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Thanks to technological changes, websites like Pro Wrestling Tees and WWE’s monstrous marketing machine, it seems like every pro wrestler has a new T-shirt weekly. There are so many cool, quality wrestling T-shirts that it’s hard to find many that really stand out.
The most iconic wrestling T-shirts are those that just about everyone from a particular era knows, whether it’s the bright yellow Hulkamania shirt from the 1980s or the black and white New World Order shirt from 1996. And in many cases, less is better – wrestling fans seem to love a cool logo that really pops.
Wrestling T-shirts make great accessories when it comes to wrestling action figures as well. Even back in the mid-80s to early 90s, companies like LJN, Remco and Hasbro were incorporating some of the most iconic shirts into their figures.
Here’s a look at five of the most iconic T-shirts in wrestling history, and how toy companies have found a way to make them a part of their action figure lines.
- CM Punk “Best in the World” T-shirt. No wrestling shirt in this millennium has created the type of frenzy that this one did the night that Punk debuted it in 2011. Punk showed up to the main event of Money in the Bank rocking his new white T-shirt, with an image of his taped fist clutching a lightning bolt on the front and “Best in the World” on the back, along with the July 17 date. The shirt instantly sold out at the merch tables; before the night was over, the shirt was already selling for hundreds of dollars on eBay.
Mattel perfectly captured the moment with a Punk figure in Elite Series 16 in early 2012. The figure had Punk in the gear he wore at Money in the Bank, including a removable cloth “Best in the World” T-shirt. It remains one of Punk’s most popular figures to date, selling for around $40-$50 loose and upwards of $100 in the package.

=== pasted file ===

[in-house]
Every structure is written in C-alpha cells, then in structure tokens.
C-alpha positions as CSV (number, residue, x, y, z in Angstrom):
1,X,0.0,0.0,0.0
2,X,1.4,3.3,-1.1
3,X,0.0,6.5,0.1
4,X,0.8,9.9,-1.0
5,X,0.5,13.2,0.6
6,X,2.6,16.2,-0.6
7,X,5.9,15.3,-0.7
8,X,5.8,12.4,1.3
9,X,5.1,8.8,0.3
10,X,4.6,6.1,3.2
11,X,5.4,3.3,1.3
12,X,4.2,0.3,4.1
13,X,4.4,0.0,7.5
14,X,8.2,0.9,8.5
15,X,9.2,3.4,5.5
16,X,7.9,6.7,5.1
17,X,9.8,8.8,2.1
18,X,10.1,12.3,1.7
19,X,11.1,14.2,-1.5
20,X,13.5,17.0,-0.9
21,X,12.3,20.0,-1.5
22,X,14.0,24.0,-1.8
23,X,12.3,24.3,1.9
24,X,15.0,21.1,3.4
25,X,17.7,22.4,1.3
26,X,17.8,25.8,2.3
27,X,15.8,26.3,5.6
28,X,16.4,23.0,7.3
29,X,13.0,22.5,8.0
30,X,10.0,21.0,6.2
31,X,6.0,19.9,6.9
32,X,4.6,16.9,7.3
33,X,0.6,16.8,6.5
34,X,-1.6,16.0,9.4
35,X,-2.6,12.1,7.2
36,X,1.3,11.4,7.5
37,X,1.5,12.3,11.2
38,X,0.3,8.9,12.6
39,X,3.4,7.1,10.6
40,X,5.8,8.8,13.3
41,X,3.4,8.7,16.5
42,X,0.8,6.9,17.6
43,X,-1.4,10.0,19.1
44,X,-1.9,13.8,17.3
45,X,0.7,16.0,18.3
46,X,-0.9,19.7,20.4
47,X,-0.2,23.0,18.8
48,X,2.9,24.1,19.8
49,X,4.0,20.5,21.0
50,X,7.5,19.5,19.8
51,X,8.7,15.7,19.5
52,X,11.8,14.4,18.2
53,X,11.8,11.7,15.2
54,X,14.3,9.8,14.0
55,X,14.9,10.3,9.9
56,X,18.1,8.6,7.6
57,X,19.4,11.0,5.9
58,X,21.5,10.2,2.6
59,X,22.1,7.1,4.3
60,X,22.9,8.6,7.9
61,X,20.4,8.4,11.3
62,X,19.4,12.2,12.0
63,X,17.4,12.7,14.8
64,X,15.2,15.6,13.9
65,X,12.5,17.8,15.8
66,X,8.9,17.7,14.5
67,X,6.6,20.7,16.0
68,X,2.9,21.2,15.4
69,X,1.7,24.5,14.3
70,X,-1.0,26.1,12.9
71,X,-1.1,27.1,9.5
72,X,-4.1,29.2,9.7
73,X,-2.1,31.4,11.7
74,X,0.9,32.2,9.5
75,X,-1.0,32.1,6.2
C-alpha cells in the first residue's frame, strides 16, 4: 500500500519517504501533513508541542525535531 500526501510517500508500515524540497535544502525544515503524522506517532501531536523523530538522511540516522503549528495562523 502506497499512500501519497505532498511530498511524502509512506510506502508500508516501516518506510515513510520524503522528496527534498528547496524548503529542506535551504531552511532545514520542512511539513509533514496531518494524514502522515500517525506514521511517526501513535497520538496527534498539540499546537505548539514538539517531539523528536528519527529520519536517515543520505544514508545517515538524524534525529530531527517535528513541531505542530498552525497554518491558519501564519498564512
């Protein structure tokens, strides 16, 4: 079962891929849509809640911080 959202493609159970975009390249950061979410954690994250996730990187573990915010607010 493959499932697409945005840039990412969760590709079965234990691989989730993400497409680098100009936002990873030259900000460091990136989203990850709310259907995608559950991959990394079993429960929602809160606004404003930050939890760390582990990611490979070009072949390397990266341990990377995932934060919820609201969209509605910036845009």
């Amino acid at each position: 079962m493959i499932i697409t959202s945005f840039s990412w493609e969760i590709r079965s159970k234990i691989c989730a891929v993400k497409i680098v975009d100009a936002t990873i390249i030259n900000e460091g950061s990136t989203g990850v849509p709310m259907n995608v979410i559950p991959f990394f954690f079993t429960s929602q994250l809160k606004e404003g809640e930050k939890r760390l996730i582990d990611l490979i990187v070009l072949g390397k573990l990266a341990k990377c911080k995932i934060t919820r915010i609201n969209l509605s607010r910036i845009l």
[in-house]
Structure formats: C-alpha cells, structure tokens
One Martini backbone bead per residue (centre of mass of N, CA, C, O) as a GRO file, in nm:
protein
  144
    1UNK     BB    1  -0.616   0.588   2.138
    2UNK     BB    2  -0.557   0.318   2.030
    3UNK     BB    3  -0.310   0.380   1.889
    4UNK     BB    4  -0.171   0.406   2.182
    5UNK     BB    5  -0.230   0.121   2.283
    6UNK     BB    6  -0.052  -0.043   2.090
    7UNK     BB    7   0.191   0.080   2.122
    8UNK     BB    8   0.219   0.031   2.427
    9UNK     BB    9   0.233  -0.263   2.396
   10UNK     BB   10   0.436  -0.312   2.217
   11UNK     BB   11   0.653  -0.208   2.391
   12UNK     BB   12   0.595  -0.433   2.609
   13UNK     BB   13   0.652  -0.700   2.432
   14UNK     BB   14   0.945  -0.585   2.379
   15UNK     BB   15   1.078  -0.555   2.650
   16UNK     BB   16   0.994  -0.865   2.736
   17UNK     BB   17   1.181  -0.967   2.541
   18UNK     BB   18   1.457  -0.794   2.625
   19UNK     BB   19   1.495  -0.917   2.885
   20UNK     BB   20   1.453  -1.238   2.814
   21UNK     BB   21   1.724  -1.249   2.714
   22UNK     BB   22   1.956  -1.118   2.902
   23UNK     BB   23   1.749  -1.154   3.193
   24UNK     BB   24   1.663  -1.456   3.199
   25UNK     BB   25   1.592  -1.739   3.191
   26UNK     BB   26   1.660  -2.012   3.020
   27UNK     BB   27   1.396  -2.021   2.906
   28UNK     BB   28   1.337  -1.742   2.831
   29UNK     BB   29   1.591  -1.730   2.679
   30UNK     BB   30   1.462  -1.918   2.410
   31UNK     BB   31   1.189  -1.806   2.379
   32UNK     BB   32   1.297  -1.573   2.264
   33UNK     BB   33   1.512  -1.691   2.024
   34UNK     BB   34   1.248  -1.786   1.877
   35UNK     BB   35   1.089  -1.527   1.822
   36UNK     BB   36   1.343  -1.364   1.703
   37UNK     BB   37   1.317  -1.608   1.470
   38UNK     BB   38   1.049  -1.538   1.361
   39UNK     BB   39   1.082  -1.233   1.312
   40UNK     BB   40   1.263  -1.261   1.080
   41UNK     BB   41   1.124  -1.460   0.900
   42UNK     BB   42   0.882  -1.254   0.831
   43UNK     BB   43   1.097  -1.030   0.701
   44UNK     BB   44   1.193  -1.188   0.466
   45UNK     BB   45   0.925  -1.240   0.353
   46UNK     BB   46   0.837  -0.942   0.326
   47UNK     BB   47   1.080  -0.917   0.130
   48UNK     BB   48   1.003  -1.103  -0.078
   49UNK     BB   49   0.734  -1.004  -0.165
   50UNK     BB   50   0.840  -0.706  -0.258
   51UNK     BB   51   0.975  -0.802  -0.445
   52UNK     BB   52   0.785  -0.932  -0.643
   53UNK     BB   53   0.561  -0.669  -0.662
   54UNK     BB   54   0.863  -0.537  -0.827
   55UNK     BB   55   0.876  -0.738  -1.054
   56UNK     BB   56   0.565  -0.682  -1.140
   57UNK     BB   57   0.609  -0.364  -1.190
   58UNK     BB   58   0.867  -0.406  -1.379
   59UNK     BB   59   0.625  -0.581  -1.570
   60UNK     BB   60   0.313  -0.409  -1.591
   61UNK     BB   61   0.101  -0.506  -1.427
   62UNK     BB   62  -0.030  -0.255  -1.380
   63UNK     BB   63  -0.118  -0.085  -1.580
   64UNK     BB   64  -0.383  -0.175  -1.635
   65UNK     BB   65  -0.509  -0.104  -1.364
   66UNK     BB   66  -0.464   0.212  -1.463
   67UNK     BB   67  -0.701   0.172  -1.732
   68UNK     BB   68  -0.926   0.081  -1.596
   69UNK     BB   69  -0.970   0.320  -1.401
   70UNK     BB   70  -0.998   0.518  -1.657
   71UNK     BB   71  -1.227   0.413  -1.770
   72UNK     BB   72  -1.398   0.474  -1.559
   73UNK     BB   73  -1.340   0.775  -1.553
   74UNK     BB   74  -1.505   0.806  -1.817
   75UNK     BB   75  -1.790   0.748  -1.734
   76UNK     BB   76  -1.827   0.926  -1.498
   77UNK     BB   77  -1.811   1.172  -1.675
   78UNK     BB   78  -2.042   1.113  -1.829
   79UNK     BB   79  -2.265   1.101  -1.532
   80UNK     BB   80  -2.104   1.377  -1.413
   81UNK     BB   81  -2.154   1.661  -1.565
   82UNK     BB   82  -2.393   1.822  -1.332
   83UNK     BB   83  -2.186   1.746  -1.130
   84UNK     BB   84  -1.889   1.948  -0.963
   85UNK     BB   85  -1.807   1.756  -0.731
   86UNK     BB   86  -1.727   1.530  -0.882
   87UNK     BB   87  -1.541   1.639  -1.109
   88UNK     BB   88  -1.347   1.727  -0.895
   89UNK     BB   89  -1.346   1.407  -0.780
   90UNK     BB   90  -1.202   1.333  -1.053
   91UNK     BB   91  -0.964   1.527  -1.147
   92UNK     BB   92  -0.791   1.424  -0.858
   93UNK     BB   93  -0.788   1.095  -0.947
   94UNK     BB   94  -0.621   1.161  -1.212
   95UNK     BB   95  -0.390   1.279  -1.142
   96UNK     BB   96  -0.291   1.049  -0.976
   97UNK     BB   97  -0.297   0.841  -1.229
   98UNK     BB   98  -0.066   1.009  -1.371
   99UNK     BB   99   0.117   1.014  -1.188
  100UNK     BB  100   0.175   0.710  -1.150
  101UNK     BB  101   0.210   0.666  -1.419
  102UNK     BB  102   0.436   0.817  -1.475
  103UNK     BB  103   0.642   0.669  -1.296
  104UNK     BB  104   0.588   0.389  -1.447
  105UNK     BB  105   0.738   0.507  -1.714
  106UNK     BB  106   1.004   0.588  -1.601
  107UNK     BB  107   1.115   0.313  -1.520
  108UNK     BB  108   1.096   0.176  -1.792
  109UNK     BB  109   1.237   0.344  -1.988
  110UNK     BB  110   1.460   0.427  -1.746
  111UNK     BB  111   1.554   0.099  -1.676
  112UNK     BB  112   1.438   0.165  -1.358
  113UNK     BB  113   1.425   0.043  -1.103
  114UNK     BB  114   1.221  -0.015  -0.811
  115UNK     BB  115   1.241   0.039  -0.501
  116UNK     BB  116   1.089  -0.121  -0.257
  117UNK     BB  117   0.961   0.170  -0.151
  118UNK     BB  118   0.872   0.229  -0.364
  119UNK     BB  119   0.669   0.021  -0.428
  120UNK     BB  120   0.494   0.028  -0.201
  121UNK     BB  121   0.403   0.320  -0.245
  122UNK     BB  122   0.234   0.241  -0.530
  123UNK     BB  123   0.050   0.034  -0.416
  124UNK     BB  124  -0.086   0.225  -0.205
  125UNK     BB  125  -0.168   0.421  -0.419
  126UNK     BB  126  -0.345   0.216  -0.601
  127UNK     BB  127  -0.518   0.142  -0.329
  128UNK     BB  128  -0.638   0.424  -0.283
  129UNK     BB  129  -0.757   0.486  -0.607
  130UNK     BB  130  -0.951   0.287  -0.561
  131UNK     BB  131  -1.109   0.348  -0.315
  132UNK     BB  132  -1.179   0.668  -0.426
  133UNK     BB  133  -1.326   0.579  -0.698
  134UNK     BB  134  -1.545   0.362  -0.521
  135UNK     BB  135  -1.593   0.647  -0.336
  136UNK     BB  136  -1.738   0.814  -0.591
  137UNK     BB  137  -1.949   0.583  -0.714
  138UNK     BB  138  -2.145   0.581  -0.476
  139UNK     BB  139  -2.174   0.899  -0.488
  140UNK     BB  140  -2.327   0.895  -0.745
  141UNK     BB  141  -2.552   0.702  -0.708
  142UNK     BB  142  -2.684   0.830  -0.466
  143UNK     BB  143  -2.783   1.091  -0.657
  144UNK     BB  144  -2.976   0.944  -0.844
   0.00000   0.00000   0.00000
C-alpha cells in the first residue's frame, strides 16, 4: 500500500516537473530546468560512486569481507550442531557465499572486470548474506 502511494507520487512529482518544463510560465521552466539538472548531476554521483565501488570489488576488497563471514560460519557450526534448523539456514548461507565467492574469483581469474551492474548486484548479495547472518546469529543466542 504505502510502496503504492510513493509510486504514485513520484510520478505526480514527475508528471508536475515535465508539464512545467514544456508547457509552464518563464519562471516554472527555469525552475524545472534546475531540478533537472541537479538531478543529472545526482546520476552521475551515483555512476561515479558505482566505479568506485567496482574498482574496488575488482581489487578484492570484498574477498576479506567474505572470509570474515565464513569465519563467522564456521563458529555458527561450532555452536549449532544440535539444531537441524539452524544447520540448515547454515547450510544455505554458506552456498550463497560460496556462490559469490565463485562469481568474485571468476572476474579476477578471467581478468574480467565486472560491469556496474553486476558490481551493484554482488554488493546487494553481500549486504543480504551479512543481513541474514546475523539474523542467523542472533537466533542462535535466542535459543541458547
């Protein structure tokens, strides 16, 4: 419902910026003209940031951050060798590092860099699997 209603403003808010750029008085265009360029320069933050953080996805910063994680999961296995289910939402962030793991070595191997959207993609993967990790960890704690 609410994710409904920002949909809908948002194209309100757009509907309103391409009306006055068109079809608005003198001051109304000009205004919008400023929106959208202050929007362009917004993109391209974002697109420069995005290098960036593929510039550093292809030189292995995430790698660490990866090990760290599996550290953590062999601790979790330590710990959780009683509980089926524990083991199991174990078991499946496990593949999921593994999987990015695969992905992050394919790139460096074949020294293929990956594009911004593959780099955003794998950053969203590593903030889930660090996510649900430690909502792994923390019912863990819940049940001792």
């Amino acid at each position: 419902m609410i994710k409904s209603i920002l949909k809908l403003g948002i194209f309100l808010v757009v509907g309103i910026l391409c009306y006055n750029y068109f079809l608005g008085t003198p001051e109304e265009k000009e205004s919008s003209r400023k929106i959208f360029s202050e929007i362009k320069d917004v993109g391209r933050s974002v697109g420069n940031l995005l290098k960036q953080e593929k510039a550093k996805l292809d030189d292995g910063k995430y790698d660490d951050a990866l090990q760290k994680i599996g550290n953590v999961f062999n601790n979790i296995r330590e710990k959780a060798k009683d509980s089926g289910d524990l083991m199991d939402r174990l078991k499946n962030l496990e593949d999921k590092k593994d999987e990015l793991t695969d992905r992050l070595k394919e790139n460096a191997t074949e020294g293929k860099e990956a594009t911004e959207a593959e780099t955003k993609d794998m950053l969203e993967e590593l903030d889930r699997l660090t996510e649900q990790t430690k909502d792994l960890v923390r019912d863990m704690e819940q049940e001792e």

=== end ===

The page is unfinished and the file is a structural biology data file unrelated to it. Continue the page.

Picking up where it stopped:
- Roddy Piper “Hot Rod” T-shirt. Wrestling veterans from the 1970s and 1980s often gripe today that heels shouldn’t be selling merchandise. Apparently, nobody ever mentioned that to Piper and the WWF, which sold a boatload of these shirts in the 80s and early 90s. The white “Hot Rod” T-shirt with yellow-red lettering was arguably the second most popular wrestling shirt of the 80s.
Practically every company that ever made a figure of Piper found a way to include the classic “Hot Rod” shirt into their respective toy lines, including LJN Wrestling Superstars, Hasbro WWF, Jakks Classic WWE Superstars and Mattel WWE Hall of Fame. The Mattel Hall of Fame figure is especially cool, as it comes with a removable cloth shirt and kilt; you may still be able to find one at your local Target.
- WCW New World Order T-shirt. Pro wrestling’s popularity began to wane in the early 1990s, and it was pretty uncommon to see any sort of wrestling shirt out in public. That all changed in the summer of 1996, when Kevin Nash, Scott Hall and Hulk Hogan made pro wrestling cool and the nWo T-shirt white hot. The simple black and white T-shirt looked like something a fan might buy at a heavy metal concert, and it was the perfect look for angst-ridden Gen X teens and twentysomethings.